Discard cans that are dented, rusted, or swollen, which may be signs of yeast or bacterial growth. High-acid canned foods (e.g. tomatoes and fruits) will keep their best quality for 12 to 18 months. Whereas, low-acid canned foods (e.g. meats and vegetables) will keep for two to five years.

Can Food be Donated After the Date Passes?

Yes. The quality of perishable products may deteriorate after the date passes but the products should still be wholesome if not exhibiting signs of spoilage. Food banks, other charitable organizations, and consumers should evaluate the quality of the product prior to its distribution and consumption to determine whether there are noticeable changes in wholesomeness.

What do the Dates on Egg Cartons Mean?

  • Use of either a “Sell By” or “Expiration” (EXP) date is not a Federal regulation, but may be required, as defined by the egg laws in the state where the eggs are marketed. Some state egg laws do not allow the use of a “sell by” date.
  • Many eggs reach stores only a few days after the hen lays them.
  • Egg cartons with the USDA grade shield on them must display the “pack date” (the day that the eggs were washed, graded, and placed in the carton). This number is a three-digit code that represents the consecutive day of the year starting with January 1 as 001 and ending with December 31 as 365.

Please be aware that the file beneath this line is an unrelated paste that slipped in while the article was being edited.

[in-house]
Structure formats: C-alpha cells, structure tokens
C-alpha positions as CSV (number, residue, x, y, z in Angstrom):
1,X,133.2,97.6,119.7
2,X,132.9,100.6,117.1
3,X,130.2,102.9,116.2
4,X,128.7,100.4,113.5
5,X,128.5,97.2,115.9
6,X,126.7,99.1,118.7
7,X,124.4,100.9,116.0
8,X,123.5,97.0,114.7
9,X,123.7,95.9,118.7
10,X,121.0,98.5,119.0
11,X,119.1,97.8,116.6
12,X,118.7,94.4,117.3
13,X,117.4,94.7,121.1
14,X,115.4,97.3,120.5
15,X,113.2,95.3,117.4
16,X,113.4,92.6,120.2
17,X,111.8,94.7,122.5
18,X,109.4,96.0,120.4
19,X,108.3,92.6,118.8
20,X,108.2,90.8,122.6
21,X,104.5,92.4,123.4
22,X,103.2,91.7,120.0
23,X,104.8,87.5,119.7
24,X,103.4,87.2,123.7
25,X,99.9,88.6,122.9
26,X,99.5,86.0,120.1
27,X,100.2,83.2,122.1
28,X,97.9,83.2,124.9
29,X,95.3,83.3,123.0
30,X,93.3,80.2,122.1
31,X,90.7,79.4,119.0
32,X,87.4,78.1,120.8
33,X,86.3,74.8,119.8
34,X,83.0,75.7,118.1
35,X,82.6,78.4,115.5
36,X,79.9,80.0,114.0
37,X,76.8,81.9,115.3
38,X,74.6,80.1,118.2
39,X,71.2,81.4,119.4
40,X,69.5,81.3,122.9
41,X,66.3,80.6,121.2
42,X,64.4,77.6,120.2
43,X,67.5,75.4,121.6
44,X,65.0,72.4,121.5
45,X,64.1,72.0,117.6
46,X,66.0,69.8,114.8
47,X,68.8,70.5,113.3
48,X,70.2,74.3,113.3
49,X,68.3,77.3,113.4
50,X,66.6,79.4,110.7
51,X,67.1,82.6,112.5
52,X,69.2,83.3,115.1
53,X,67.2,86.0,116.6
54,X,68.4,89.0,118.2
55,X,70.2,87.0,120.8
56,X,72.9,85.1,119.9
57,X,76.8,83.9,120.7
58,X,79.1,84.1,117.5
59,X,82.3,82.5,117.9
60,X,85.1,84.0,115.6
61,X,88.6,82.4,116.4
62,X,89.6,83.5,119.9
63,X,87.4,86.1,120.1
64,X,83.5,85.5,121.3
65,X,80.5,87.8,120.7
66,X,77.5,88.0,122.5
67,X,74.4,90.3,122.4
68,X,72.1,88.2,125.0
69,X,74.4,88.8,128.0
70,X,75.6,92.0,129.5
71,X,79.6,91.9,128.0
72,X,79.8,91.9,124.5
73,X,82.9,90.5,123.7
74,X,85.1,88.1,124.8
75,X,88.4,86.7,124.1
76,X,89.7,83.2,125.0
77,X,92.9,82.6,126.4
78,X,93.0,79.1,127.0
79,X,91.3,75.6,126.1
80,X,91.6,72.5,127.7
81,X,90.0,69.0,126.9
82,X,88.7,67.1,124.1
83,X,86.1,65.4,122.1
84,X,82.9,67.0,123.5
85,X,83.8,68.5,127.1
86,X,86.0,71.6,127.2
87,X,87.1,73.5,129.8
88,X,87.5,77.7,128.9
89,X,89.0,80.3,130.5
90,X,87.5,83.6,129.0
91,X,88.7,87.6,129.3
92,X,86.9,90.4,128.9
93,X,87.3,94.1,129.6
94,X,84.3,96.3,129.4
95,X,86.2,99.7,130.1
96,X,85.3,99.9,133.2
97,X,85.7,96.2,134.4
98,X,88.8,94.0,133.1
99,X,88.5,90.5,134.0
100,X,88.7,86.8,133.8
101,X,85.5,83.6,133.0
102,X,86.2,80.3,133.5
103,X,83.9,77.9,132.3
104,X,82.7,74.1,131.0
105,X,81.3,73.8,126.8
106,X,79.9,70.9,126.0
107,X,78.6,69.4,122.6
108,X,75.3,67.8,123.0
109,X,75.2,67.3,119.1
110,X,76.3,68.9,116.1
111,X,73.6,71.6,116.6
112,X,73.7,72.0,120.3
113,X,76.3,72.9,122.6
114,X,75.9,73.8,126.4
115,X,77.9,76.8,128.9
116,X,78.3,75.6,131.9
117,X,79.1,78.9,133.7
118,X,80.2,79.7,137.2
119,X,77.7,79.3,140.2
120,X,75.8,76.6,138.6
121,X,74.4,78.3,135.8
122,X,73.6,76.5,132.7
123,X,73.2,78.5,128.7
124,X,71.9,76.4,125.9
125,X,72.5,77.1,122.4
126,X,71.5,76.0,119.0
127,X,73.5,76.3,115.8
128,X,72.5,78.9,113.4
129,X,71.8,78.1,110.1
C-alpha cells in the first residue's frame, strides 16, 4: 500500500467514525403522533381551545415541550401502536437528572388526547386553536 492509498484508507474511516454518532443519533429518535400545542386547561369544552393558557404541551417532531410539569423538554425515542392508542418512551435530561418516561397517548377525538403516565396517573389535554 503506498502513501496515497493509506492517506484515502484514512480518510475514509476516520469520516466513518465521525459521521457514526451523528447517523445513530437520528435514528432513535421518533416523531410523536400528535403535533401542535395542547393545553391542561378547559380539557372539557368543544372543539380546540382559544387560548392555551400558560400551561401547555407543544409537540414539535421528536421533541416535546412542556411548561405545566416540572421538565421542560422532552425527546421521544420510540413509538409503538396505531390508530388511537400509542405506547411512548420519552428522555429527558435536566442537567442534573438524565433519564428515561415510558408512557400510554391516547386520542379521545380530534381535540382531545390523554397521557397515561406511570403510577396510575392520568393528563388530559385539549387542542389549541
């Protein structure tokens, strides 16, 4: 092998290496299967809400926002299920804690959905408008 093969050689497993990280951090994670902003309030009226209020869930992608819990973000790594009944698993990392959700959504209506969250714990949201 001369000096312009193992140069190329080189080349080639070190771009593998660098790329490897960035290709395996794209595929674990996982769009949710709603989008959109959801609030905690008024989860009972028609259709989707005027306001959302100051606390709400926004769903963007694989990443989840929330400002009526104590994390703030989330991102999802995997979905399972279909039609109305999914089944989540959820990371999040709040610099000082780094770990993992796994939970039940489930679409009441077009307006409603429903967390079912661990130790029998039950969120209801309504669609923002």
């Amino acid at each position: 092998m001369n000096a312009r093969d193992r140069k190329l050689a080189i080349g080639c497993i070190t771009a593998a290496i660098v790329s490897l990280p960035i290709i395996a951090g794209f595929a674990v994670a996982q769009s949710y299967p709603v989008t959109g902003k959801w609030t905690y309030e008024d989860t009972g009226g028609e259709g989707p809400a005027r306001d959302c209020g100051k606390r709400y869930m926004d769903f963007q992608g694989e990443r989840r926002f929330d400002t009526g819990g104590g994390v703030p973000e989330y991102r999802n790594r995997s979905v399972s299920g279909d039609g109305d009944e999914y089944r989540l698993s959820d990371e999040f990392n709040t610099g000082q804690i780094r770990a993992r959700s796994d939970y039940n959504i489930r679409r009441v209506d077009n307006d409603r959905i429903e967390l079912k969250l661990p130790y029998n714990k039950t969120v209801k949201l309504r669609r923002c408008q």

• When a “sell-by” date appears on a carton bearing the USDA grade shield, the code date may not exceed 30 days from the date of pack.
  • After purchasing eggs, it is recommended to refrigerate them in their original carton and place them in the coldest part of the refrigerator, not in the door due to loss of coolness from repeated opening of the door.

Hello Friend!

I’m Lorri — The Nomadic Health Coach. I’m an Institute for Integrative Nutrition Health Coach, writer, nomad, and widow of a three-time cancer hero.

FoIlow along as I travel across the country in my teardrop—sharing my adventures and wellness advice.
Lorri Weisen

Hey you!

Follow my crazy-fun wellness journey as I leave behind my former life to travel America the Beautiful and Canada exploring, experiencing, and sharing what’s good—good health, good adventures, and good life. 

Newsletter arrives in your inbox monthly and is packed full of wellness tips, healthy & easy recipes, and travel adventures! Don’t miss out!

*I respect your privacy and will never sell or share your information!

Leave A Comment

This site uses Akismet to reduce spam. Learn how your comment data is processed.